Meditation, yoga, and mindfulness can help us to still the noise of the world so we can listen to our inner voice. During my pregnancies with Christina and Isabella, I practiced yoga every day. It was a discipline I inherited from my mother, who could stand on her head for what seemed like hours when we were growing up in Athens. So it was a kind of family tradition, though one I rebelled against before finally embracing it. In the concentration and relaxation, the inner discipline and outer postures, I feel aligned, a balance that stays with me long after the yoga mats are rolled away.
One of the people who helped popularize meditation and yoga in the West was Paramahansa Yogananda. Here’s how he put the need to take care of our intuitive inner selves in his 1946 Autobiography of a Yogi: “Intuition is soul guidance, appearing naturally in man during those instants when his mind is calm. Nearly everyone has had the experience of an inexplicably correct ‘hunch,’ or has transferred his thoughts effectively to another person. The human mind, free from the static of restlessness, can perform through its antenna of intuition all the functions of complicated radio mechanisms sending and receiving thoughts, and tuning out undesirable ones.”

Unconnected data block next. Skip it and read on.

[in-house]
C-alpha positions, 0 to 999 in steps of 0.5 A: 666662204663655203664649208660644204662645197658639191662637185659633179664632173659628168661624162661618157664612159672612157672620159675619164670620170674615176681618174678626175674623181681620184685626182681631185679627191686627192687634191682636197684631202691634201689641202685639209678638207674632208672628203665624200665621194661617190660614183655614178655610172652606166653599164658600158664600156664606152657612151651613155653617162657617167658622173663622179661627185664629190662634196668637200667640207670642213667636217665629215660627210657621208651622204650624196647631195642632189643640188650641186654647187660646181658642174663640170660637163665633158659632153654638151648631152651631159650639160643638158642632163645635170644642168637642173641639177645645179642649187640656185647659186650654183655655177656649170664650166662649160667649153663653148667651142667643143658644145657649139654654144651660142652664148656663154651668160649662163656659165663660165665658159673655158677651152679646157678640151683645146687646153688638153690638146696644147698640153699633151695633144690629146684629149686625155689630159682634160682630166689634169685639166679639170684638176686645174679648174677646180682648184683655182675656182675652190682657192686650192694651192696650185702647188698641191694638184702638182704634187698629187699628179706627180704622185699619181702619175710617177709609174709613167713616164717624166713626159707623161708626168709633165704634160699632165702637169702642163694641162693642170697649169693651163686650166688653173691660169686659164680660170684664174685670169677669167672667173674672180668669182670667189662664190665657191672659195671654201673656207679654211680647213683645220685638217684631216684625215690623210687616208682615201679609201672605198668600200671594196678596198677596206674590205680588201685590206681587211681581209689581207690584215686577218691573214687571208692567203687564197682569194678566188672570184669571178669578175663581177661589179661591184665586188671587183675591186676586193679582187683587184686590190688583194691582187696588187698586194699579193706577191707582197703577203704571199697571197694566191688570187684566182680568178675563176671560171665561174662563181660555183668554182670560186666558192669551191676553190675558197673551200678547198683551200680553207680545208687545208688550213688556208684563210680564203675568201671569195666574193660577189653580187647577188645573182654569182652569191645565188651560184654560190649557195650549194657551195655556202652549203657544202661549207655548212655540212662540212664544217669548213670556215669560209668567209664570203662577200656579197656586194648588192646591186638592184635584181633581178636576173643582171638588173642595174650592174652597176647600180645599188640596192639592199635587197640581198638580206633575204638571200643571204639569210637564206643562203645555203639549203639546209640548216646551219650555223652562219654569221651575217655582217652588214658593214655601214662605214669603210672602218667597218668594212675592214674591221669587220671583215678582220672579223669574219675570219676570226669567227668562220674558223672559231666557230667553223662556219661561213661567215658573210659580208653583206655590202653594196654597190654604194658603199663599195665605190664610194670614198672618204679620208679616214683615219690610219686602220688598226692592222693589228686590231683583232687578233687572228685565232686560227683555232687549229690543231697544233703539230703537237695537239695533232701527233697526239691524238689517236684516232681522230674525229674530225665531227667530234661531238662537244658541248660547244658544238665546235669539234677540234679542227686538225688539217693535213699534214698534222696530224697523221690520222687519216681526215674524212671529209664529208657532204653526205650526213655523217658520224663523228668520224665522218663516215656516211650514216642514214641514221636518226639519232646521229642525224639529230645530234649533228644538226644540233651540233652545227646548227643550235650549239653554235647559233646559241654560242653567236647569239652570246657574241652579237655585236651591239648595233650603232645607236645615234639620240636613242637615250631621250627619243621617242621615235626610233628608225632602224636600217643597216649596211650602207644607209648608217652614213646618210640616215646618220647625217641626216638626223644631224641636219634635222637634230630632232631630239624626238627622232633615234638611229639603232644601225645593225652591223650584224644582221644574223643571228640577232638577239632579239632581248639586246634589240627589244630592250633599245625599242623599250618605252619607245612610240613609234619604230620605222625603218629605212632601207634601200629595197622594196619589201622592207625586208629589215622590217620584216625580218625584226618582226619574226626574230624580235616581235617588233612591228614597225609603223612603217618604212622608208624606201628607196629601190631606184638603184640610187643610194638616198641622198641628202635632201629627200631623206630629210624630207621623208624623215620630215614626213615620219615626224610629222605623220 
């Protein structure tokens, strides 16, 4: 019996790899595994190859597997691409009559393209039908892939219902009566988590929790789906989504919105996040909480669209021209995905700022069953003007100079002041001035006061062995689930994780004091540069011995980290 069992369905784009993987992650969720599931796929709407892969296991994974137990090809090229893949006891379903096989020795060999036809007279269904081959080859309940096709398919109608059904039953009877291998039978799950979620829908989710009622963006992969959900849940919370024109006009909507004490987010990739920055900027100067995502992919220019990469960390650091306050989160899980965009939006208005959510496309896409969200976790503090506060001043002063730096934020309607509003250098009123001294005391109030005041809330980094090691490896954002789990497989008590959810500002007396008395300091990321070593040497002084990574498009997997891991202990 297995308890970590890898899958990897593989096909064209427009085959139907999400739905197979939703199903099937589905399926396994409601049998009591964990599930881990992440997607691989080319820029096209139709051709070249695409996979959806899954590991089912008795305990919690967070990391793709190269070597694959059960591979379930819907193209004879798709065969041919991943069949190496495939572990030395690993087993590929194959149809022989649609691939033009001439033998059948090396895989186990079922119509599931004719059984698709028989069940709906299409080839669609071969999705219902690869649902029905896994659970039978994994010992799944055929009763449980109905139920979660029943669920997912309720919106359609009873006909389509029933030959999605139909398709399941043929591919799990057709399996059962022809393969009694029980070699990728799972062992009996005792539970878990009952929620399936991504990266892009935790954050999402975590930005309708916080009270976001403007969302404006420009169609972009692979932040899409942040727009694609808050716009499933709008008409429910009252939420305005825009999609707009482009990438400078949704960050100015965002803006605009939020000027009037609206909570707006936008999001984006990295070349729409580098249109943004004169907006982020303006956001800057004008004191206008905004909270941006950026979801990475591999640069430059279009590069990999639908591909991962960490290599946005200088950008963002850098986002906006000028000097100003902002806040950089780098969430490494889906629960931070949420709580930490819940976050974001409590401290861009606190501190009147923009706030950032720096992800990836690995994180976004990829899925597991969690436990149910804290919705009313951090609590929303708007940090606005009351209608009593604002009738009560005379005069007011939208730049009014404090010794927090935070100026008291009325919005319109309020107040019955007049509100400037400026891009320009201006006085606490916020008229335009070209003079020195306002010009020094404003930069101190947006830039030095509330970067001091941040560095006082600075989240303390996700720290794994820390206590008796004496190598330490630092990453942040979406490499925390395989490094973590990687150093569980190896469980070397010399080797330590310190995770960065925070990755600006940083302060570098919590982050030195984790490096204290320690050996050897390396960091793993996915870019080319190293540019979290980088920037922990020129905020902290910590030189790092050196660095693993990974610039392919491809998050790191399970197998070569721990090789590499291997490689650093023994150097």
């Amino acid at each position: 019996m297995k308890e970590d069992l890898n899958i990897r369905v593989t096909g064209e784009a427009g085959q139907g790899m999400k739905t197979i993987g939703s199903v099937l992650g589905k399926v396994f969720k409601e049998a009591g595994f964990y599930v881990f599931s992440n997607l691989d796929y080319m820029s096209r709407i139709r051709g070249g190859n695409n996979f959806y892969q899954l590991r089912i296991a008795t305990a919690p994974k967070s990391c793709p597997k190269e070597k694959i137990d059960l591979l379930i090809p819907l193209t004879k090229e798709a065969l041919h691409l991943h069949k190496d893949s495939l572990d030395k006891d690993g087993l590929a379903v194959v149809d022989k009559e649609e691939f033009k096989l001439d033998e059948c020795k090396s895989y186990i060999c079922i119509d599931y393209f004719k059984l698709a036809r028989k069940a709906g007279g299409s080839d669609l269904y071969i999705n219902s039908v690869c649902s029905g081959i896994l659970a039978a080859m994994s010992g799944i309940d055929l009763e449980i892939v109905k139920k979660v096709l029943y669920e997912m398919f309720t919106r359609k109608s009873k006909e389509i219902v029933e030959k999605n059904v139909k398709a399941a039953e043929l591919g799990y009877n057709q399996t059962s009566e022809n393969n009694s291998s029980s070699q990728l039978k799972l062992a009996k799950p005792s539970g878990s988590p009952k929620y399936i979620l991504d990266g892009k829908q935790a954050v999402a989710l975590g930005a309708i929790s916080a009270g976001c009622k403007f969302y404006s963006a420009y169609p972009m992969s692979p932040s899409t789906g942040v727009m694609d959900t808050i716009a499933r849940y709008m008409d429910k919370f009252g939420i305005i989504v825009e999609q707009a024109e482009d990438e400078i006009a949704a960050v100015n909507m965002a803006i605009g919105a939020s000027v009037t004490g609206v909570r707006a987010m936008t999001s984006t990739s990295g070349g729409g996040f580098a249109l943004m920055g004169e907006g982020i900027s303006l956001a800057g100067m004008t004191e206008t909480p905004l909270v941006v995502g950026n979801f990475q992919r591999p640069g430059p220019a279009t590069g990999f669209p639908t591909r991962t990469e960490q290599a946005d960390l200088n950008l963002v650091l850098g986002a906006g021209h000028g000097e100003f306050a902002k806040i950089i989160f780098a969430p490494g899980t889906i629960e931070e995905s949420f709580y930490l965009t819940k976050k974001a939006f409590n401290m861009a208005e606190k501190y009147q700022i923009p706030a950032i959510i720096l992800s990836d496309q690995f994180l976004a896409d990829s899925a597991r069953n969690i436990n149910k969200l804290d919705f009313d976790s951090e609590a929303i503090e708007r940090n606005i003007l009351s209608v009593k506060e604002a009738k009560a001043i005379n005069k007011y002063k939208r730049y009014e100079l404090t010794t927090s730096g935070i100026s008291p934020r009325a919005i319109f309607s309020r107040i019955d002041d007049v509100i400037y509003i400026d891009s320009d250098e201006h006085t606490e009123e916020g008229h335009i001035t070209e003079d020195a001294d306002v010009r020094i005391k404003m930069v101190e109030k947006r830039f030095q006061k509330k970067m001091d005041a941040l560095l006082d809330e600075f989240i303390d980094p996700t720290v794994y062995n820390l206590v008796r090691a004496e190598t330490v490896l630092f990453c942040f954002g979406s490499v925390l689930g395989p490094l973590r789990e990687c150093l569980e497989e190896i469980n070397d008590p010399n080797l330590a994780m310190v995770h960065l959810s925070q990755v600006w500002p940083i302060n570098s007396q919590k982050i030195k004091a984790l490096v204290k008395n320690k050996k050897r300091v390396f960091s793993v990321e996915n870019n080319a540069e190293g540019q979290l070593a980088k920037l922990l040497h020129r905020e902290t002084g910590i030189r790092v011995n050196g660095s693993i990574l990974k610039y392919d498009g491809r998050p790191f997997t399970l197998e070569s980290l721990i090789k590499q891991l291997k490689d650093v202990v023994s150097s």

This was the book that Steve Jobs had asked to be given out at his memorial. Jobs had spent some time in India and was particularly taken with the role of intuition in our lives. “The people in the Indian countryside don’t use their intellect like we do, they use their intuition instead, and their intuition is far more developed than in the rest of the world,” Jobs said. “Intuition is a very powerful thing, more powerful than intellect, in my opinion. That’s had a big impact on my work.”